NHS 72nd Birthday Statement



 NHS 72nd Birthday Statement

On July 5, the 72nd anniversary of the NHS, across the UK, people will clap for the NHS, as they did during lockdown. They clap in gratitude for freedom from fear because the NHS is here for all of us, and for public sector healthcare workers motivated by professional values, duty and compassion, not the incentives of the market. We celebrate the professionalism of healthcare workers. However, we must highlight that the NHS we cherish is in grave danger.

The NHS has moved progressively towards marketisation. Behind the familiar logo now lies a fragmented patchwork of varied providers, a growing number of which are for-profit, and divert monies away from front-line services. The profits of these non-NHS providers are unknown but likely to be substantial. Department of Health figures for England show around £9.2 billion (7.3% of the NHS budget) was spent on independent sector providers over 2018/19.

In any marketised system, women, children and the disadvantaged suffer most.  Health inequalities are unfair and avoidable yet they are widening.  COVID-19 has disproportionately affected black, Asian and minority ethnic communities. Young female NHS workers have a COVID-19 mortality rate almost double that of non-NHS counterparts. Childhood vaccination rates are falling. Abortions are at a highest level, a tragic consequence of the 20% cuts to contraceptive funding in the last five years, with three-quarters undertaken, and paid for, in the non-NHS sector.

When COVID-19 struck, NHS bed numbers were inadequate, supply chains erratic and staffing shortages at about 100,000. Hence, the scrabble to build Nightingale hospitals and recall retired staff. We saw shortages of ventilators and PPE, and despaired at testing and contact tracing undertaken by private sector companies with unproven experience. Over 60,000 people have died in the UK from COVID-19 thus far, yet there seems to be a move to embed private firms further into the NHS supply chain. Government has included medicines in post-Brexit UK-USA trade negotiations, and given no assurances they will exclude NHS services.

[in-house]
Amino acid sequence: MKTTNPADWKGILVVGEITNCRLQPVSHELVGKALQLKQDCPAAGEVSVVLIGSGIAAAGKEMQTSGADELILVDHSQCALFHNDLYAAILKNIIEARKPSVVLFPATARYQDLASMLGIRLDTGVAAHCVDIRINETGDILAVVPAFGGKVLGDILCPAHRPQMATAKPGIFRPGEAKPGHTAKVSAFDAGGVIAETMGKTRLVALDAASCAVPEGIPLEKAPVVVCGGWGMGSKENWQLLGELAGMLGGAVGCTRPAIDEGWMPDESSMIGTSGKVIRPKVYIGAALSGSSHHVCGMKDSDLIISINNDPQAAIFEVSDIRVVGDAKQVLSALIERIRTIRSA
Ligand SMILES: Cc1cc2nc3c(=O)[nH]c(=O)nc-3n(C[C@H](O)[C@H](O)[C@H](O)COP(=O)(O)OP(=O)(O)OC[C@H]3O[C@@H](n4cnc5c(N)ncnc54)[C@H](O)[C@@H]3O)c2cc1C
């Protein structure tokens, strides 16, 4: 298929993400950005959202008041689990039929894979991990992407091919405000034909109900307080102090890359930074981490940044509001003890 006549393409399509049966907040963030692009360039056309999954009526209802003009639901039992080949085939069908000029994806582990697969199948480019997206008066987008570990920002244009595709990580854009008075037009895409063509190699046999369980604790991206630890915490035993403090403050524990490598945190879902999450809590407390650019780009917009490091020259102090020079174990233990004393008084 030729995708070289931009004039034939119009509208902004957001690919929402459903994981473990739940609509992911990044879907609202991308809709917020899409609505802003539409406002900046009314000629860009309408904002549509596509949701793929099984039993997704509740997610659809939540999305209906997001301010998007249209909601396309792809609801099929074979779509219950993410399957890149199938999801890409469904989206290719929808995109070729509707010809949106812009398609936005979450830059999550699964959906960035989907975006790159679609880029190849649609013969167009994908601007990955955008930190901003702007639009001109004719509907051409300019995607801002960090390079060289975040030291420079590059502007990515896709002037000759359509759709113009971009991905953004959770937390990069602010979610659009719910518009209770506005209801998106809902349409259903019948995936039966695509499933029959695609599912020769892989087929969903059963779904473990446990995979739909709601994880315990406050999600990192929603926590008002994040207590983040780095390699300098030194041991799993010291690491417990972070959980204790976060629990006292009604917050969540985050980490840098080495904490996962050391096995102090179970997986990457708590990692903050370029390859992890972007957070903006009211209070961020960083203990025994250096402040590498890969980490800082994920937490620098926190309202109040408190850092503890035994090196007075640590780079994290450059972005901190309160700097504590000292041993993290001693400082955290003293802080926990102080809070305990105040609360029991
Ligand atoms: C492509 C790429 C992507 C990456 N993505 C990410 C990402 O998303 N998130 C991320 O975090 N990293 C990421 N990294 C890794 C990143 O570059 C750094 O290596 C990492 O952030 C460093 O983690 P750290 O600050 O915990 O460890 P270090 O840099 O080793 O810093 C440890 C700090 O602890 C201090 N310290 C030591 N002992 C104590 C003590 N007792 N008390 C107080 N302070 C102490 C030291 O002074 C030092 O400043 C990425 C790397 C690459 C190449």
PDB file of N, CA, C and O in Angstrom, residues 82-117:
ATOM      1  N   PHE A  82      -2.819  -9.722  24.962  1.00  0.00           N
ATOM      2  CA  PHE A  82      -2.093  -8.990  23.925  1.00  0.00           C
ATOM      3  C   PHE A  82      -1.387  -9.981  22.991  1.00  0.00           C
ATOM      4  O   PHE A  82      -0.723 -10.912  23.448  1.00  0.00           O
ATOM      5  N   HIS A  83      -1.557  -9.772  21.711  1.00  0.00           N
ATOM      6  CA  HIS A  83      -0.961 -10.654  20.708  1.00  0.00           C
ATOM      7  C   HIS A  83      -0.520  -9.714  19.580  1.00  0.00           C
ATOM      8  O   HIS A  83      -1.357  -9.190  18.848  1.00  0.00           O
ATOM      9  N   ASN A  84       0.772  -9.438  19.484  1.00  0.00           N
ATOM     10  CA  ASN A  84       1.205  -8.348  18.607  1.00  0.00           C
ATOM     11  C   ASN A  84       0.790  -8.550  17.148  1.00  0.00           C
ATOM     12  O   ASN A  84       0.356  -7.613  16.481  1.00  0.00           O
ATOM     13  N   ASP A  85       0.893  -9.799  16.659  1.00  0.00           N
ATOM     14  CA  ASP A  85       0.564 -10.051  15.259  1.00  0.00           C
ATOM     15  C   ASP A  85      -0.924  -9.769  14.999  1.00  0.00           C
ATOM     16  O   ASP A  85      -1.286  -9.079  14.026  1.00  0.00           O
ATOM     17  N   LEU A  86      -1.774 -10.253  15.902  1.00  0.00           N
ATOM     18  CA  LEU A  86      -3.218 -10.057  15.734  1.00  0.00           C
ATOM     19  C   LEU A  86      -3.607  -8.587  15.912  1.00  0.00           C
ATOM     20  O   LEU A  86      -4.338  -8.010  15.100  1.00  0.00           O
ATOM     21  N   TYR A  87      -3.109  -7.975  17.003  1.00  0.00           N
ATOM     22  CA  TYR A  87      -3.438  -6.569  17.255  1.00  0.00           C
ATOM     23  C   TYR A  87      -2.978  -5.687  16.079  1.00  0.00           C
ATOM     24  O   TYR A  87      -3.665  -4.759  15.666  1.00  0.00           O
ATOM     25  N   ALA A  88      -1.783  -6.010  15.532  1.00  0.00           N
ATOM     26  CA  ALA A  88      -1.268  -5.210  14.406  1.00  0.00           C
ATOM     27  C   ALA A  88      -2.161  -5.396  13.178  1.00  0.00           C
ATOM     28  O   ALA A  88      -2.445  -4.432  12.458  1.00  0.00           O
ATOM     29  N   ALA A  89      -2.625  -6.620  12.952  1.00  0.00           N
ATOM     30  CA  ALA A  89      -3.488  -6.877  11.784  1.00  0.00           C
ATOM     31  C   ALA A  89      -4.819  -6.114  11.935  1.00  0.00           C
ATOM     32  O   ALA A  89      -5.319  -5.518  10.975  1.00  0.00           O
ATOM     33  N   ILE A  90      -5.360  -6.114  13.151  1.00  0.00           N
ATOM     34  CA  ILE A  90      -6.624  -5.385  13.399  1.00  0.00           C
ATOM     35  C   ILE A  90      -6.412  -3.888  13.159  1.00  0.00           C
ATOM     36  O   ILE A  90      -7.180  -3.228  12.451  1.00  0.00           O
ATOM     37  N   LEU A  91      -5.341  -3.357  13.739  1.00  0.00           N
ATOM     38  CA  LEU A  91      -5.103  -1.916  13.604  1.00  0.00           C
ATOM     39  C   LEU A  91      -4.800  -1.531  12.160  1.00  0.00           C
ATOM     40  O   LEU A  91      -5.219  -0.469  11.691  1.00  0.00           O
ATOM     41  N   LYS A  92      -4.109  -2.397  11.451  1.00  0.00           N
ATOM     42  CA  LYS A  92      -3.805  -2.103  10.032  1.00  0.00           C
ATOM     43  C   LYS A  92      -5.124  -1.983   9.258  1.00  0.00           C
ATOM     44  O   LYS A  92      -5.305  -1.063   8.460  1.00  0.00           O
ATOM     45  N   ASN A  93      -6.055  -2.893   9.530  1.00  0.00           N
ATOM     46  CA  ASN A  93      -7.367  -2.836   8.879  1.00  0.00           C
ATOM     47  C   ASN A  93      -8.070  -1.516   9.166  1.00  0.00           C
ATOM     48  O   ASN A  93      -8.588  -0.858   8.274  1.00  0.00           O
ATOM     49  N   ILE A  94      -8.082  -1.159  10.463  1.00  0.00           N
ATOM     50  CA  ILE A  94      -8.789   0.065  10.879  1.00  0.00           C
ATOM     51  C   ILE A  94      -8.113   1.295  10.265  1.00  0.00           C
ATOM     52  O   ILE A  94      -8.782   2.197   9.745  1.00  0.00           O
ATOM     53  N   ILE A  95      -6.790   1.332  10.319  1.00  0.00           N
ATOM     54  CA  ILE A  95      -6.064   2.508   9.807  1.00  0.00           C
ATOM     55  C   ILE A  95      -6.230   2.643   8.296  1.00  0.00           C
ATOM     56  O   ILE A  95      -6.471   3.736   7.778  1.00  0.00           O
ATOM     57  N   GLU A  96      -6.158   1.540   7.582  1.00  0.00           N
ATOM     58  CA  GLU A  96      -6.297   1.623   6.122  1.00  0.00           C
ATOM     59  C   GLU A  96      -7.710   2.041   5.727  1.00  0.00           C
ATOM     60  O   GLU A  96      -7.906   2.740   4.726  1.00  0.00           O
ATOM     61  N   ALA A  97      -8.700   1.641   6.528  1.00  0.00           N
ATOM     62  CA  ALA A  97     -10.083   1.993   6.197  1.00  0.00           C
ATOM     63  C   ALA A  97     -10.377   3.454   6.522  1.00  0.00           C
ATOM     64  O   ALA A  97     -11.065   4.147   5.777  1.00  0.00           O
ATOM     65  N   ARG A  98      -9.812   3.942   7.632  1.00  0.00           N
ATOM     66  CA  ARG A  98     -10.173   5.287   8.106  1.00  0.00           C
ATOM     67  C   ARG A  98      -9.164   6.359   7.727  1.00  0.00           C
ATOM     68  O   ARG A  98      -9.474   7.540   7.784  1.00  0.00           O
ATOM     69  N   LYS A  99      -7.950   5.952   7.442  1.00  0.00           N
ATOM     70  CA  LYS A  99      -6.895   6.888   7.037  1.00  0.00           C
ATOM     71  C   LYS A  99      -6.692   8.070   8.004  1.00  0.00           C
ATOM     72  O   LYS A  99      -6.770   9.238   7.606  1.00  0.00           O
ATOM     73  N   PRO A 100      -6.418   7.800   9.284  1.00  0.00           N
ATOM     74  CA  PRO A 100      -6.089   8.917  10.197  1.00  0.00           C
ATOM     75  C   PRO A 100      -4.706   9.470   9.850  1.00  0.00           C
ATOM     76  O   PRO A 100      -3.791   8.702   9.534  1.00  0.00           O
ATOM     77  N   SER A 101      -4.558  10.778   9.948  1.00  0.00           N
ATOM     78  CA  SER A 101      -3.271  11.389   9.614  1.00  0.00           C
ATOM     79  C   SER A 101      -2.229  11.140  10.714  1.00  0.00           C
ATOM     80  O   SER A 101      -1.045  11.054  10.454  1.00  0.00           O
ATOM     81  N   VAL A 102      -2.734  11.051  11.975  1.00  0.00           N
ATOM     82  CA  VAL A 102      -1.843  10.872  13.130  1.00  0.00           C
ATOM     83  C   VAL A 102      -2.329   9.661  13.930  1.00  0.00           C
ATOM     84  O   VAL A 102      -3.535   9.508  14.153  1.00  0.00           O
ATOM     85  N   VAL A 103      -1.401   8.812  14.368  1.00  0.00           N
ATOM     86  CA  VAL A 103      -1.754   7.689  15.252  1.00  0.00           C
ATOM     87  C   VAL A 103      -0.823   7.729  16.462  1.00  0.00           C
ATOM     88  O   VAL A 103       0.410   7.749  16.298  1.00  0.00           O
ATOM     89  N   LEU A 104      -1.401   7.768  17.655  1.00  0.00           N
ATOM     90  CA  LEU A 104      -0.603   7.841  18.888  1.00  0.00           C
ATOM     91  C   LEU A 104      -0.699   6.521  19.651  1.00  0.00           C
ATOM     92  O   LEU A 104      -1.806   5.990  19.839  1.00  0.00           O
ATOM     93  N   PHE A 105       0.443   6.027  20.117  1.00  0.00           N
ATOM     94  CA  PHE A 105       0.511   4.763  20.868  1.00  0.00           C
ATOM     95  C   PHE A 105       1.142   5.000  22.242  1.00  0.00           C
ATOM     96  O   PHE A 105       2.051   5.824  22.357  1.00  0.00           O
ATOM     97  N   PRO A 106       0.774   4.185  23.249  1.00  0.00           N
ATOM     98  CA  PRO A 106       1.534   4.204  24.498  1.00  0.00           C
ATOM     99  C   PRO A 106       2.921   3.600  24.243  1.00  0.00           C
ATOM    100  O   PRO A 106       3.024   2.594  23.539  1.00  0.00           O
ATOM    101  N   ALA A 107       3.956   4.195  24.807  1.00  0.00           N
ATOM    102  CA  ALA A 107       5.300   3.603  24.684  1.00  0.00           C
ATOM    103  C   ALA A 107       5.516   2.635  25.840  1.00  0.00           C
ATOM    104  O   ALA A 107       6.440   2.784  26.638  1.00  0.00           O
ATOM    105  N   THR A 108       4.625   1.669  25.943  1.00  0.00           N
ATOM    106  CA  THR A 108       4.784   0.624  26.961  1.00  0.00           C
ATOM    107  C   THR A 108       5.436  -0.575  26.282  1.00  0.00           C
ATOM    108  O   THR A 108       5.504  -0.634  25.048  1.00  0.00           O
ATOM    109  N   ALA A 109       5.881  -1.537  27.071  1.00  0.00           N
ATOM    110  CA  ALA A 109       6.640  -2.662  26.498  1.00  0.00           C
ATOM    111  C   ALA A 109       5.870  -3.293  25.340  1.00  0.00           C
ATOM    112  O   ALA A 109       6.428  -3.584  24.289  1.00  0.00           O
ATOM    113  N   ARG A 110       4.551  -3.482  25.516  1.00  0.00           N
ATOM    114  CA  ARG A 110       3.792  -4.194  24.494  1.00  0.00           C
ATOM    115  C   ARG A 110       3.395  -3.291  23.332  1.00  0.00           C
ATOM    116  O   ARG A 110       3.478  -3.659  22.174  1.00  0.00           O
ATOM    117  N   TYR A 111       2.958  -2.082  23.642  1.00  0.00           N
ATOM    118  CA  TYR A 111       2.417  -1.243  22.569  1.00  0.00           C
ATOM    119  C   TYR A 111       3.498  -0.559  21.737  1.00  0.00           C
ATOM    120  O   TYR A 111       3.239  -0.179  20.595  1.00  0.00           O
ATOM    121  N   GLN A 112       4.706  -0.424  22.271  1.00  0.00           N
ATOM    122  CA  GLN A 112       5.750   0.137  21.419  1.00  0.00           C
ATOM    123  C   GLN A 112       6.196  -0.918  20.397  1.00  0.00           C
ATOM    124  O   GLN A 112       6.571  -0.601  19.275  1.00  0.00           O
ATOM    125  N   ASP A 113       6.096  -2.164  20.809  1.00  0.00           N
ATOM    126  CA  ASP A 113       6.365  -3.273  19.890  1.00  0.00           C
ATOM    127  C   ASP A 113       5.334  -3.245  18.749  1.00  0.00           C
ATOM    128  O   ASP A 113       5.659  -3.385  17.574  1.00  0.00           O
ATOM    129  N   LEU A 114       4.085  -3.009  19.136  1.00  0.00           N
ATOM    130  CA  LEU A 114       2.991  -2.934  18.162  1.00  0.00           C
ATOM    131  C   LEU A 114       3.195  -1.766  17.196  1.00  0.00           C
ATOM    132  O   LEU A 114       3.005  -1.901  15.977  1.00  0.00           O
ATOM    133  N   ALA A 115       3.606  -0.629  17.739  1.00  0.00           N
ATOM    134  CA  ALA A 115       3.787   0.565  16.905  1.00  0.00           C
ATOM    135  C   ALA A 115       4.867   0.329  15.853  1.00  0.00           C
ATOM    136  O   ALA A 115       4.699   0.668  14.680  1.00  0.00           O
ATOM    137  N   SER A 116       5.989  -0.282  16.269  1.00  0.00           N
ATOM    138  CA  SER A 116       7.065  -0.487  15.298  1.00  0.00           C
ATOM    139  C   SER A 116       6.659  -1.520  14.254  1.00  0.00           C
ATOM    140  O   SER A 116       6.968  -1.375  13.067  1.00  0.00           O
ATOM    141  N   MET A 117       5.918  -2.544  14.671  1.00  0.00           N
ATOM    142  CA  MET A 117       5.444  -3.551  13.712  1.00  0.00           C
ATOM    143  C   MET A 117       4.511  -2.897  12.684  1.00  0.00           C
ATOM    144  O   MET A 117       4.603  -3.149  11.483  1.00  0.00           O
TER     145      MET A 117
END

We condemn the superficiality of political thinking that wishes to commodify UK healthcare. This will further widen already growing inequities and increase costs. As we celebrate our NHS, we ask the public to demand its restoration as a publicly funded, primarily publicly provided service, integrated across acute, social and preventive care sectors, in keeping with its magnificent founding principles.

 Professor Neena Modi, president of the Medical Women’s Federation said, “We are issuing this statement because the UK public has a right to know the twin perils faced by the NHS. First, the growing number of poorly integrated non-public providers of public services, and second, progressive destabilisation by an enlarging parallel private healthcare sector that poaches staff, but contributes little to training, preventive health, or the care of patients with complex, long-term conditions. There is ample evidence that the marketisation of healthcare increases costs, diminishes the ethical basis of medicine, and widens inequalities, with women, children and the disadvantaged suffering most.”

Professor Chloe Orkin, vice president of the Medical Women’s Federation said, “At this unprecedented moment when the NHS stands at a crossroads we call for a real commitment to safeguarding the hyper diverse NHS workforce, and securing the future of the NHS as a publicly delivered, publicly funded service for all.”

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